However, depression is far more often the result of inflammatory reactions than of an immune response, which is why this evolutionary-biological view may be questionable.
More sophisticated theories describe depression in evolutionary terms as a useful strategy for guiding behavior. According to the Social Navigation Hypothesis (SNH), depression evolved to fulfill two complementary social problem-solving functions. First, depression induces cognitive changes that focus and enhance capacities to accurately analyze and solve important social problems, suggesting a social rumination function. Second, the costs associated with the anhedonia and psychomotor disturbance of depression may persuade reluctant social partners to provide help or make concessions via two possible mechanisms, namely honest signaling and passive, unintentional fitness blackmail. Thus, depression may also have a social motivational function.21

The neurophysiological mechanisms that trigger depression (these are immunologically triggered inflammatory reactions), on the other hand, can be seen explicitly as the result of a functional stress management reaction.22

4.7. Stress benefit of devaluing later rewards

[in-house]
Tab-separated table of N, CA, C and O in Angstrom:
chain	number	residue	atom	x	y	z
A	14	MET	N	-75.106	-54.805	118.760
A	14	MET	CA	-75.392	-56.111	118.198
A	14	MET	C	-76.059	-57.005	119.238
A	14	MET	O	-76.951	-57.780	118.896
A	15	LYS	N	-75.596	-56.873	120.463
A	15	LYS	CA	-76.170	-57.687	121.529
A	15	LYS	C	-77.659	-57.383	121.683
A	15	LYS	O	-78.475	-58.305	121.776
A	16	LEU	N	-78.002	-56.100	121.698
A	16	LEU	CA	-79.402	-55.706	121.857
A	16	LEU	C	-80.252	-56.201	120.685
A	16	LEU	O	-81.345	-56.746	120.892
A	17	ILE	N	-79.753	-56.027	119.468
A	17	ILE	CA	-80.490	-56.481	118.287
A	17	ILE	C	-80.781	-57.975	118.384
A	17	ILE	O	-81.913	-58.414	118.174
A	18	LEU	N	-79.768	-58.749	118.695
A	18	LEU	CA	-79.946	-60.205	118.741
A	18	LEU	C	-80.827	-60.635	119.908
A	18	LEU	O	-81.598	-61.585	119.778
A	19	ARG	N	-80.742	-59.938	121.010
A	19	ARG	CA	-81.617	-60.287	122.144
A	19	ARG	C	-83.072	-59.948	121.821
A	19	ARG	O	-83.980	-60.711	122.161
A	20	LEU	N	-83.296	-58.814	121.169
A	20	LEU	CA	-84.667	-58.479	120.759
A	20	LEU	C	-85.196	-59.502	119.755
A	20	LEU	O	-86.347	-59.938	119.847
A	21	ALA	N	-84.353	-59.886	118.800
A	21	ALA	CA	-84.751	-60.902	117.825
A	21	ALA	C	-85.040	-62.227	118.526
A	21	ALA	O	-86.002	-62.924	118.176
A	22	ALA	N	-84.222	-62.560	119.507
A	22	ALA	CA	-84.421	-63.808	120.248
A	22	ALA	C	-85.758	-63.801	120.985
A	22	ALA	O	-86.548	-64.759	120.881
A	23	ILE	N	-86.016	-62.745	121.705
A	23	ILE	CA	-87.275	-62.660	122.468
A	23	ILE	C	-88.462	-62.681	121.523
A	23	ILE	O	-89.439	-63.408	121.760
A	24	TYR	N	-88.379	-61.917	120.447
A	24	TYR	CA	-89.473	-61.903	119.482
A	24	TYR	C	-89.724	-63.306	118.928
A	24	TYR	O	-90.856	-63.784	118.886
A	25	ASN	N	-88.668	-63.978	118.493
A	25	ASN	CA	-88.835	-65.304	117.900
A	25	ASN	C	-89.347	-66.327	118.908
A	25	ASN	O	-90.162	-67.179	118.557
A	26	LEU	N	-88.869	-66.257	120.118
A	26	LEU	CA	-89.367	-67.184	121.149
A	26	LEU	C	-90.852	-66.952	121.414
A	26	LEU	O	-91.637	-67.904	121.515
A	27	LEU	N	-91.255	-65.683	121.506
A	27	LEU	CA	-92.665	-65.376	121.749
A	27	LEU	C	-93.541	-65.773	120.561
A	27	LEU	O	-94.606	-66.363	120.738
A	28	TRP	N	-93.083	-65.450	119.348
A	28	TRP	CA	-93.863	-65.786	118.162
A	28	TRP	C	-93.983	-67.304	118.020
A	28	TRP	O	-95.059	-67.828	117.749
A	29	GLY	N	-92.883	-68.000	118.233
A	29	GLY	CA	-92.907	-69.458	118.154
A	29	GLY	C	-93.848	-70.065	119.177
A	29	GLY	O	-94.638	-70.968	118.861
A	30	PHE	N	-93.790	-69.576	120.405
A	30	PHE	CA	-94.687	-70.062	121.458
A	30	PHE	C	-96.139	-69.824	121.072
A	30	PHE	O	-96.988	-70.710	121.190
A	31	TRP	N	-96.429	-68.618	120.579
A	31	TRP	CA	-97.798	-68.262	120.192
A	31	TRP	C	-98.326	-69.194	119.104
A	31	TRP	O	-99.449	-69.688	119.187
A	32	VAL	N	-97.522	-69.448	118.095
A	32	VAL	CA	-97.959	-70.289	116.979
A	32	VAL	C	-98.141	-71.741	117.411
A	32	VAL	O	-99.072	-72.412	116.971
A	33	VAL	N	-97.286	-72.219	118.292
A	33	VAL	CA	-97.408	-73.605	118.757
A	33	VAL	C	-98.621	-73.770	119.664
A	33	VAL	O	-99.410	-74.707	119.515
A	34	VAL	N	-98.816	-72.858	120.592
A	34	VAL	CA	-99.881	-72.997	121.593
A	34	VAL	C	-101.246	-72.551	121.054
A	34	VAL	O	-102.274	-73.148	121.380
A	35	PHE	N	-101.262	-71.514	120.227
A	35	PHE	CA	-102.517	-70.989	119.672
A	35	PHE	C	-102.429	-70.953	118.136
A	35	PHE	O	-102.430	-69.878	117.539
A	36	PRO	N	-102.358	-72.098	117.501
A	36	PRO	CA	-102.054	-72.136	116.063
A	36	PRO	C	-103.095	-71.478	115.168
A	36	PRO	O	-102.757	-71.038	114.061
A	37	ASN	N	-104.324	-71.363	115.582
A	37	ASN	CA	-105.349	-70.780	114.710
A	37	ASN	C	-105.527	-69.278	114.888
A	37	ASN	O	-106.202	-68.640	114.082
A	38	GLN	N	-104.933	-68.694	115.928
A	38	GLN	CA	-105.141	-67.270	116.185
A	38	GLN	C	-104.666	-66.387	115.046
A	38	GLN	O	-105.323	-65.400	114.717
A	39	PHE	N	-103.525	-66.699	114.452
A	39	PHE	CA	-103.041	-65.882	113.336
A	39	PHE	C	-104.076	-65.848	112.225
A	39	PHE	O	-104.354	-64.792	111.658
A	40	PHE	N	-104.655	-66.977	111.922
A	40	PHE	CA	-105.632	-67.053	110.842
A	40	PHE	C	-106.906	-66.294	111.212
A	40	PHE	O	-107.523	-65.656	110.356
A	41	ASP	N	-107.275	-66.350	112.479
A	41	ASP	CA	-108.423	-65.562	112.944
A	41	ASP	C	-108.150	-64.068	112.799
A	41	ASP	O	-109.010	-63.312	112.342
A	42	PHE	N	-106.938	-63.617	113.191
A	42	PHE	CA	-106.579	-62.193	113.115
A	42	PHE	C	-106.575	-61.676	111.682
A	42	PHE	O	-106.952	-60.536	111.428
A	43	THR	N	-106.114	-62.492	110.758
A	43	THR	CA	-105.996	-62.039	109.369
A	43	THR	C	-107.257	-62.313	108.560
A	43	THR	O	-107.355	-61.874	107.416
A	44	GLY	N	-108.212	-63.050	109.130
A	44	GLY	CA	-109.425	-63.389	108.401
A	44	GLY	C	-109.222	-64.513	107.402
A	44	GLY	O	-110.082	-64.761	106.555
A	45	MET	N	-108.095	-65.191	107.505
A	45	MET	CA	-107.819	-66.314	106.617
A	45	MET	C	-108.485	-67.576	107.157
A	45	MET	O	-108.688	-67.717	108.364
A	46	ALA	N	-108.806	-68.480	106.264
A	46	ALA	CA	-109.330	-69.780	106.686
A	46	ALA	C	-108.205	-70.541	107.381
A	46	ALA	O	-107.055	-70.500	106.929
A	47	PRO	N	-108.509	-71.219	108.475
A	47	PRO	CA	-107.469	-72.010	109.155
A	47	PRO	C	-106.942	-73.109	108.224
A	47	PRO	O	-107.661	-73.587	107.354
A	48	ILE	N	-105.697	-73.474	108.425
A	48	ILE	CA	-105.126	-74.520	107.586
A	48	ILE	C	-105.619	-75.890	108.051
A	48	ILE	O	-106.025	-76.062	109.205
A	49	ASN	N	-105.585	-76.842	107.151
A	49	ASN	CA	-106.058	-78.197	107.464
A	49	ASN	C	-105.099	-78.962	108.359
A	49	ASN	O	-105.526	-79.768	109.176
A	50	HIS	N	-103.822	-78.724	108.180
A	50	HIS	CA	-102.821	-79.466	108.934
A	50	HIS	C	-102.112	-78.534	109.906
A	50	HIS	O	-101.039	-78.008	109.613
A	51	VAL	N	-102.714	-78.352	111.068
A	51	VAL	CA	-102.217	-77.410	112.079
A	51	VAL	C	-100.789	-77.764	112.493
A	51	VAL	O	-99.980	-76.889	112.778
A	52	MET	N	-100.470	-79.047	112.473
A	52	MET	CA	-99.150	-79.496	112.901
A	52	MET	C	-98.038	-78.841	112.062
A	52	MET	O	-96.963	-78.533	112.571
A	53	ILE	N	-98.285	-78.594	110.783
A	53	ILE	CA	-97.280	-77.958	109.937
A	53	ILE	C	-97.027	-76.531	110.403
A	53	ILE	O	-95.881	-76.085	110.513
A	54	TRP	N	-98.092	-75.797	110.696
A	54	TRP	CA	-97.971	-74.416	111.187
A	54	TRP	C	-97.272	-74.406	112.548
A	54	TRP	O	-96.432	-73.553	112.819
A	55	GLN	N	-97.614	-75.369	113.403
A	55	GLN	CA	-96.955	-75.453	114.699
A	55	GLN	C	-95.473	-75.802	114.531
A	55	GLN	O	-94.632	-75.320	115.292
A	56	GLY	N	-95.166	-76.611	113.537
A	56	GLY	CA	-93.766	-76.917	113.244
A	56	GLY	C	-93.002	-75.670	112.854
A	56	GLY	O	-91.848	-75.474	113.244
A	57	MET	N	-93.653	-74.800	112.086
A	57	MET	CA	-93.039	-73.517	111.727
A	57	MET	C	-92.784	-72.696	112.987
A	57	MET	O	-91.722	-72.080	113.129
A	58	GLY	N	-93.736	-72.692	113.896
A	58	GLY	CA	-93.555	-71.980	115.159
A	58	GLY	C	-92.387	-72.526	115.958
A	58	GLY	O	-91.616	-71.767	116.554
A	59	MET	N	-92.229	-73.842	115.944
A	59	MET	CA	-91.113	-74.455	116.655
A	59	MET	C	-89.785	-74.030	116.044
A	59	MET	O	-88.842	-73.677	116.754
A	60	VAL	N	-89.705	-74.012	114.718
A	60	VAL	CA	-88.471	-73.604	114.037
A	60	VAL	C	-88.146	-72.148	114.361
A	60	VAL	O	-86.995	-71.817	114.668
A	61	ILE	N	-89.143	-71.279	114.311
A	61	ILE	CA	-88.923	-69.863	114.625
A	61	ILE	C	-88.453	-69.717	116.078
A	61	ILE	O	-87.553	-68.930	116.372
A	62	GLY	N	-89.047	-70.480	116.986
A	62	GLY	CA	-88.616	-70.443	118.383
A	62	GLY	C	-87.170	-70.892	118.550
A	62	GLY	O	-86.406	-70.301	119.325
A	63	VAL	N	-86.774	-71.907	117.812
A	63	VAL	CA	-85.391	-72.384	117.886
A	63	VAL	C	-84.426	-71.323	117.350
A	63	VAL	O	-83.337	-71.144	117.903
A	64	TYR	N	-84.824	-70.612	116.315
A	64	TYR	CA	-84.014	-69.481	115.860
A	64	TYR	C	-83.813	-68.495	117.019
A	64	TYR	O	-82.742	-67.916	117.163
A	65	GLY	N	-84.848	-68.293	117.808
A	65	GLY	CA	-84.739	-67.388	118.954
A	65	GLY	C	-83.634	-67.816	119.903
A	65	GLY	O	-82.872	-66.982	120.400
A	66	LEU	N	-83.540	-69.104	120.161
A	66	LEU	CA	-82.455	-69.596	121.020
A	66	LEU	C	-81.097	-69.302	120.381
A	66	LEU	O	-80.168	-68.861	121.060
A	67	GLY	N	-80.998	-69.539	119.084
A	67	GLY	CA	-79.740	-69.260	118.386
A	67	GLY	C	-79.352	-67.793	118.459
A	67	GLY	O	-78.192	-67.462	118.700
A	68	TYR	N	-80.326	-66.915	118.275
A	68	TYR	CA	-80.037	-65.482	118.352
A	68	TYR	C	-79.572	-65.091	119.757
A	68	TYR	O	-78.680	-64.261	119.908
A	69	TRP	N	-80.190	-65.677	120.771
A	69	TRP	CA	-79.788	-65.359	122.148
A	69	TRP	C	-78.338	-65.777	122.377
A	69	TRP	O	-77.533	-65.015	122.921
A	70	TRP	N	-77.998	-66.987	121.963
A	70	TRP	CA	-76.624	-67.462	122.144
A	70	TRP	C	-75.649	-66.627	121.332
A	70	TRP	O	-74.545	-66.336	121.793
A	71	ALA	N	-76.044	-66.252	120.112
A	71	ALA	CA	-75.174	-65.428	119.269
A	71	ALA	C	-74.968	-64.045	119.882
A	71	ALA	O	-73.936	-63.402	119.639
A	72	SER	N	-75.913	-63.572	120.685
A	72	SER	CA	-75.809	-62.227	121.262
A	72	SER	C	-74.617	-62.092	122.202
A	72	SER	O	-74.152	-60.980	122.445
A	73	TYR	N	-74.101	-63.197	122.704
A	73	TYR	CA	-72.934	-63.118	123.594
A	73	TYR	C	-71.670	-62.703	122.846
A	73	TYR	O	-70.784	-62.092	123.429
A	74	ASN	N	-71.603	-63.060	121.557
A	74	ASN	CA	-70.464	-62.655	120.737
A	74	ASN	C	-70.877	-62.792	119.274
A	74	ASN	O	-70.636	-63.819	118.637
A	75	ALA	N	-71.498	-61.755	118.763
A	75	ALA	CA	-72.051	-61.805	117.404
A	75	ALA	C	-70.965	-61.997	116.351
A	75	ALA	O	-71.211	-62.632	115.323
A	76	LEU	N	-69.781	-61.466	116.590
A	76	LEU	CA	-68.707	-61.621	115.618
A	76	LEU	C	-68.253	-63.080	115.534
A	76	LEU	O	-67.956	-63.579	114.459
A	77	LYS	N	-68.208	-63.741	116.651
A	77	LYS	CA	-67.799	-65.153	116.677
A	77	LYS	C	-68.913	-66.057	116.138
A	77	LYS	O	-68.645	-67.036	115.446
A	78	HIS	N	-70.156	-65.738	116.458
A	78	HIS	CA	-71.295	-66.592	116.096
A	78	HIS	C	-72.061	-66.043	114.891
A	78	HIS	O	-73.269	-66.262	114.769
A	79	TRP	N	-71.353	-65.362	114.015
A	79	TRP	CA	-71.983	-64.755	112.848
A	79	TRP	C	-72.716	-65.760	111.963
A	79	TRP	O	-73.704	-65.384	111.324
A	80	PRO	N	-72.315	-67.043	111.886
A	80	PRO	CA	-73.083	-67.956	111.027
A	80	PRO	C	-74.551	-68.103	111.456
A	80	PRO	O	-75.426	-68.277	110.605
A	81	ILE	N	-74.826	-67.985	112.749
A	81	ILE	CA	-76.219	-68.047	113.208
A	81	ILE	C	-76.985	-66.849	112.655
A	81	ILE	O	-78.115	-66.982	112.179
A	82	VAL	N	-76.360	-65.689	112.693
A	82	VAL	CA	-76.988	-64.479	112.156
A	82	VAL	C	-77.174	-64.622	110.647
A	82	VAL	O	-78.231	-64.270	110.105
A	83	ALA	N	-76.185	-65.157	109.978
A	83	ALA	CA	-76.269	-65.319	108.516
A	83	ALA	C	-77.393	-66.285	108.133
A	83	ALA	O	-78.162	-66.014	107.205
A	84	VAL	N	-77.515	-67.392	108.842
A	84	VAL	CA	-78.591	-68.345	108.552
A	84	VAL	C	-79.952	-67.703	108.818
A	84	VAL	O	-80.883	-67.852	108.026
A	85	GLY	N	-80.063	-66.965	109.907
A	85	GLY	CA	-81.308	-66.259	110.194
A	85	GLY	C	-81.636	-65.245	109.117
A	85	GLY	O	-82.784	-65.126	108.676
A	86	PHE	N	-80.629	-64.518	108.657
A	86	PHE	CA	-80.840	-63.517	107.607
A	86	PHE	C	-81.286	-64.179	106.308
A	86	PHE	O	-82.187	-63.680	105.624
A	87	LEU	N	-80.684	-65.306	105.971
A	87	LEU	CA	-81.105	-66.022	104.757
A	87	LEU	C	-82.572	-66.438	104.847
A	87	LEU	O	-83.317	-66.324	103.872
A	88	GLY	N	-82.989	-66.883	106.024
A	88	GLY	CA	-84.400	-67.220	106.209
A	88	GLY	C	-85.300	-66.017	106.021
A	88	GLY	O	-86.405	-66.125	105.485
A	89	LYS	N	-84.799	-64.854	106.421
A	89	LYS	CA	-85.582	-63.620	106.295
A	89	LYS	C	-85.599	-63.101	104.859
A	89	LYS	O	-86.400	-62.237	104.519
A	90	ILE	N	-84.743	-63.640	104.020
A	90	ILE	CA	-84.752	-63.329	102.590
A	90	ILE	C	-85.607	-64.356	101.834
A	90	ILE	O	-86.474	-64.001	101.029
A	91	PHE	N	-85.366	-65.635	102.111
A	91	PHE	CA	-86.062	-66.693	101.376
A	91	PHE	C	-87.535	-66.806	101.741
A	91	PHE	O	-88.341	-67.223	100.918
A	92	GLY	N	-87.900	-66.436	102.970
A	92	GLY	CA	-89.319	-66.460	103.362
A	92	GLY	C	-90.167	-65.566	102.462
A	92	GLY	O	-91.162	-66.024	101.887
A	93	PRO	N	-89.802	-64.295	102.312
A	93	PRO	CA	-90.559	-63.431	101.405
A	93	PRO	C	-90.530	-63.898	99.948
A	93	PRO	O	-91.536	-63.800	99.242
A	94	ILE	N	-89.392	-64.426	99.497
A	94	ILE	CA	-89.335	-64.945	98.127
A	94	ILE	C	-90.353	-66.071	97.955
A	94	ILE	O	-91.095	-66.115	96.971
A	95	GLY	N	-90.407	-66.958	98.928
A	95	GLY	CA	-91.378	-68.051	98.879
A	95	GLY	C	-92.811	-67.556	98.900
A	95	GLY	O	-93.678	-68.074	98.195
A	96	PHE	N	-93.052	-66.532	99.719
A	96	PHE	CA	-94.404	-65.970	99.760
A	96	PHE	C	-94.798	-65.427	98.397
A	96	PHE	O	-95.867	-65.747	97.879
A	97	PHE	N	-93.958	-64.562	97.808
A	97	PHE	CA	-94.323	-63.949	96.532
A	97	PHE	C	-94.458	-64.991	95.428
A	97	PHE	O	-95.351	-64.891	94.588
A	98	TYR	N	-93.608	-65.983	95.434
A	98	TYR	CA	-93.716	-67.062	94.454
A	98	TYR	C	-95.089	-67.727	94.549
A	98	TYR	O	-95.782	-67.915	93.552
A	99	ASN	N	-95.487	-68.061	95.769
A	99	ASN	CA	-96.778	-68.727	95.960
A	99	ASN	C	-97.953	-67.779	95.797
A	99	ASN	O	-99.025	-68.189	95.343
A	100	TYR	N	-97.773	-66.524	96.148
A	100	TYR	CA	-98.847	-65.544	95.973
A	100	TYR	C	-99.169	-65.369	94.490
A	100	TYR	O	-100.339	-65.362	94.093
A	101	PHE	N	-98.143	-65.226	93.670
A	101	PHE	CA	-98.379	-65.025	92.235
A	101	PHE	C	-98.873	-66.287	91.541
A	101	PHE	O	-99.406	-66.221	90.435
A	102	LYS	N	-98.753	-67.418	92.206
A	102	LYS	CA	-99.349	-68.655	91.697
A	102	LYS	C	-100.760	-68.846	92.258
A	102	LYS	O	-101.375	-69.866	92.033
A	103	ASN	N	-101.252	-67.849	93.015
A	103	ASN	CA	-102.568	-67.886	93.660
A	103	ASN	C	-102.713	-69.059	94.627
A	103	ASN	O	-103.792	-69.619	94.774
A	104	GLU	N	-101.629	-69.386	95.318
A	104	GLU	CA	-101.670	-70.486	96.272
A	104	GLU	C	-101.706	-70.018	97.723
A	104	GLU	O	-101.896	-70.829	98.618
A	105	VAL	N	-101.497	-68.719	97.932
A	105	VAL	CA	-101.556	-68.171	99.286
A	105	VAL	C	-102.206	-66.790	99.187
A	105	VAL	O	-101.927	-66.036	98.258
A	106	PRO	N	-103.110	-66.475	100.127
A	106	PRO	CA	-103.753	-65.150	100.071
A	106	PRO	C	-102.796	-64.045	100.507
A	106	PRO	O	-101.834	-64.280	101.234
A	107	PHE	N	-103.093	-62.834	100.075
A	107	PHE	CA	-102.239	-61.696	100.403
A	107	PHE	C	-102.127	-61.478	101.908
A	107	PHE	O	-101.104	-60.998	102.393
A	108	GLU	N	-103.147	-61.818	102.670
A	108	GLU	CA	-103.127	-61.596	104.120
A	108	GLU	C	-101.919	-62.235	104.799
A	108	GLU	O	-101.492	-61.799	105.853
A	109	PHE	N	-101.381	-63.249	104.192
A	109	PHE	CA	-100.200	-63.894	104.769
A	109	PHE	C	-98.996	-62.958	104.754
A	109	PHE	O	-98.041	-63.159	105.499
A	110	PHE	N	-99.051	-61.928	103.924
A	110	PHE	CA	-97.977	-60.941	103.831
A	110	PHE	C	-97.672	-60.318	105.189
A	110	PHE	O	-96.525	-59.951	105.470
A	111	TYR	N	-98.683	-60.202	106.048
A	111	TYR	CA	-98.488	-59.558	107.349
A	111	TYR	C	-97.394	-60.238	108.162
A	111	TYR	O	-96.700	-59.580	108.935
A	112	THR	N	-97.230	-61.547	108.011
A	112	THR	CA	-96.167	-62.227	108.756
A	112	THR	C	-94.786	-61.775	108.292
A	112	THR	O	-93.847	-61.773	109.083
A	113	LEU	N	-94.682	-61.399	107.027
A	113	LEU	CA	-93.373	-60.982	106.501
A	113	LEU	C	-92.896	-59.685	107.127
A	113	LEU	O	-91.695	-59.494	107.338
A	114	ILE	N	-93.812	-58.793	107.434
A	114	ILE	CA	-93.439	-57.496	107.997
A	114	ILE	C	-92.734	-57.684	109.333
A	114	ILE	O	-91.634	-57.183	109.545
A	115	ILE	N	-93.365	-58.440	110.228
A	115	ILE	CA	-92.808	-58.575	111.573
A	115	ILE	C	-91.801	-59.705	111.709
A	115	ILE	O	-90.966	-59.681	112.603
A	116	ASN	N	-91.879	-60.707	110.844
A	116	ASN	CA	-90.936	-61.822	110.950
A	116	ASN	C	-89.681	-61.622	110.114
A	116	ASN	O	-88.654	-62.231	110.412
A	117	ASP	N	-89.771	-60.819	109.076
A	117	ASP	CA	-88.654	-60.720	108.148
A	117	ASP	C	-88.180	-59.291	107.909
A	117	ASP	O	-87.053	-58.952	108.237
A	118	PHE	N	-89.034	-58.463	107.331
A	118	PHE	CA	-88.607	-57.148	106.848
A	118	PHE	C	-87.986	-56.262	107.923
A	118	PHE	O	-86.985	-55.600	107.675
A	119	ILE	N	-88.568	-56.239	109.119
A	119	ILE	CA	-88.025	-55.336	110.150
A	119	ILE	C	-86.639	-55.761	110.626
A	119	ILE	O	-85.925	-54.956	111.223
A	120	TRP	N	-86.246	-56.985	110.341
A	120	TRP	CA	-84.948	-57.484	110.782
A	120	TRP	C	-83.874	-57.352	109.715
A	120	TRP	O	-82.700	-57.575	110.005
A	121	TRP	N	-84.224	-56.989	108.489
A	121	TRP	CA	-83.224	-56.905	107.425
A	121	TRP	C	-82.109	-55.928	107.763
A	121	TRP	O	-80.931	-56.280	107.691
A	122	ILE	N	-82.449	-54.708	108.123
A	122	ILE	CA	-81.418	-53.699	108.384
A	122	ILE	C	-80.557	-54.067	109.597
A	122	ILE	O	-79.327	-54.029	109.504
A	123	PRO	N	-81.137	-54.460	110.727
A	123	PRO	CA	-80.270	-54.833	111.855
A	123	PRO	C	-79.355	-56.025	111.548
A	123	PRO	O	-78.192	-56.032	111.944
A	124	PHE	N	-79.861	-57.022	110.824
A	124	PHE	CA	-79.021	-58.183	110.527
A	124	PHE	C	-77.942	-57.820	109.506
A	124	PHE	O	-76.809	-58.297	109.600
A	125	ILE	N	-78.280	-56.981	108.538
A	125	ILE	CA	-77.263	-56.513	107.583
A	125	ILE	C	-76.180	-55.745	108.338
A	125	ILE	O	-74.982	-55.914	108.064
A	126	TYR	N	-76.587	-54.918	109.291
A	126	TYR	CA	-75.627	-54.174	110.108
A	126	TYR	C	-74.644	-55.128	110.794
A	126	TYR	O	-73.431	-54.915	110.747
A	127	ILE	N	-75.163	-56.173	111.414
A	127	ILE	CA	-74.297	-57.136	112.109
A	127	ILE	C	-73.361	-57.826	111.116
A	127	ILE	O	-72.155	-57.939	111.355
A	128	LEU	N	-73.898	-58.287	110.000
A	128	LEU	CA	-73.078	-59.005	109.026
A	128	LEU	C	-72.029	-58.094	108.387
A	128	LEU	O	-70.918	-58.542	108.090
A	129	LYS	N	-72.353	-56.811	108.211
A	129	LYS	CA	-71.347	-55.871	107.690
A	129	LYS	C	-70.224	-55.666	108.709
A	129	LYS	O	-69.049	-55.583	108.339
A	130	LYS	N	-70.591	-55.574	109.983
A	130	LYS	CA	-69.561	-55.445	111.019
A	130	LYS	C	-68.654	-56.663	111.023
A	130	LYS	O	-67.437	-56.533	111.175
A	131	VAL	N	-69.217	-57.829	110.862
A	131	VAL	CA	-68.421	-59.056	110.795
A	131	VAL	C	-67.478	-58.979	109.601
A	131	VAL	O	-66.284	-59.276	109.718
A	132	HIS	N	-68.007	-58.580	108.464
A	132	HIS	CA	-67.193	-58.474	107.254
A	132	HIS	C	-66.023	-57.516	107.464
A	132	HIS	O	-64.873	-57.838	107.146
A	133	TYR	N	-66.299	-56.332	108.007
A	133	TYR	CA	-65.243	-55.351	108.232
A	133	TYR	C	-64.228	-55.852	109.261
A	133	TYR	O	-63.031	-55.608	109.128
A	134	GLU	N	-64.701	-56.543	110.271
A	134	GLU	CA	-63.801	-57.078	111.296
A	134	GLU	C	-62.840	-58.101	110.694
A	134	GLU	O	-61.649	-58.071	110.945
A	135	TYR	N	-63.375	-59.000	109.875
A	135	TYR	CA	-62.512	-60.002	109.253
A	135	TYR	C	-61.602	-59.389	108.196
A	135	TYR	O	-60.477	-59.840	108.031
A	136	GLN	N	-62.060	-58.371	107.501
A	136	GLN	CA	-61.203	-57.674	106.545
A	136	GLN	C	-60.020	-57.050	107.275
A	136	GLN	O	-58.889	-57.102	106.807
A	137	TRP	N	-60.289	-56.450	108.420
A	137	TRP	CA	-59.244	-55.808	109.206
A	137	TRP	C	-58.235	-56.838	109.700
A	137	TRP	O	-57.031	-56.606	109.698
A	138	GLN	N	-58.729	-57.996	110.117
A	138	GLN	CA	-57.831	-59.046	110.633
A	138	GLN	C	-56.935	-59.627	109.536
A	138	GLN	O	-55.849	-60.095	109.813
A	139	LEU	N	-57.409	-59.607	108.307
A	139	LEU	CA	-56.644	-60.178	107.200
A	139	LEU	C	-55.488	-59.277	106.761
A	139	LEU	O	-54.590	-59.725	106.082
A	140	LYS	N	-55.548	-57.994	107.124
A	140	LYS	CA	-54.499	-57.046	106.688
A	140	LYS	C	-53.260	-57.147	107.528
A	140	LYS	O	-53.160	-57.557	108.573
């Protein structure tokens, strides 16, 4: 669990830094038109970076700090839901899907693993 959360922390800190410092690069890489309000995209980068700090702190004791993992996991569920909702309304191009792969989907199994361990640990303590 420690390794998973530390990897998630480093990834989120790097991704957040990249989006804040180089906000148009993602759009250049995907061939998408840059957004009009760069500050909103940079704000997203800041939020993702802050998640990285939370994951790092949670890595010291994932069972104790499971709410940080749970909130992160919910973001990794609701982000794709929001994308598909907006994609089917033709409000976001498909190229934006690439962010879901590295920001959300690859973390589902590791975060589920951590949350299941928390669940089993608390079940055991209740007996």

The stress benefit is: survival is now. Everything else, everything that comes later, is only relevant once the current challenge has been successfully mastered. Stress therefore promotes a focus on the here and now, on the immediate. This weakens interest in things that are not immediately important for solving the problem at hand. From the perspective of maximizing problem-solving skills for the (potentially survival-threatening) challenge that exists right now, it is logical and correct to reduce interest in things that will only provide an advantage later. In terms of evolutionary biology, it is the logical consequence of a very correctly functioning attention control system: attention is directed preferentially to things that are necessary for survival, while interest in irrelevant things is reduced. It follows from this that, from an evolutionary biology perspective, acute and massive stress causes neither attention nor distractibilitynor attention control Disorders. Rather, all of these systems function perfectly - they simply follow a different model under severe stress. They correctly and functionally follow the model that is correct and conducive to survival under severe stress: survive now and put everything else on the back burner.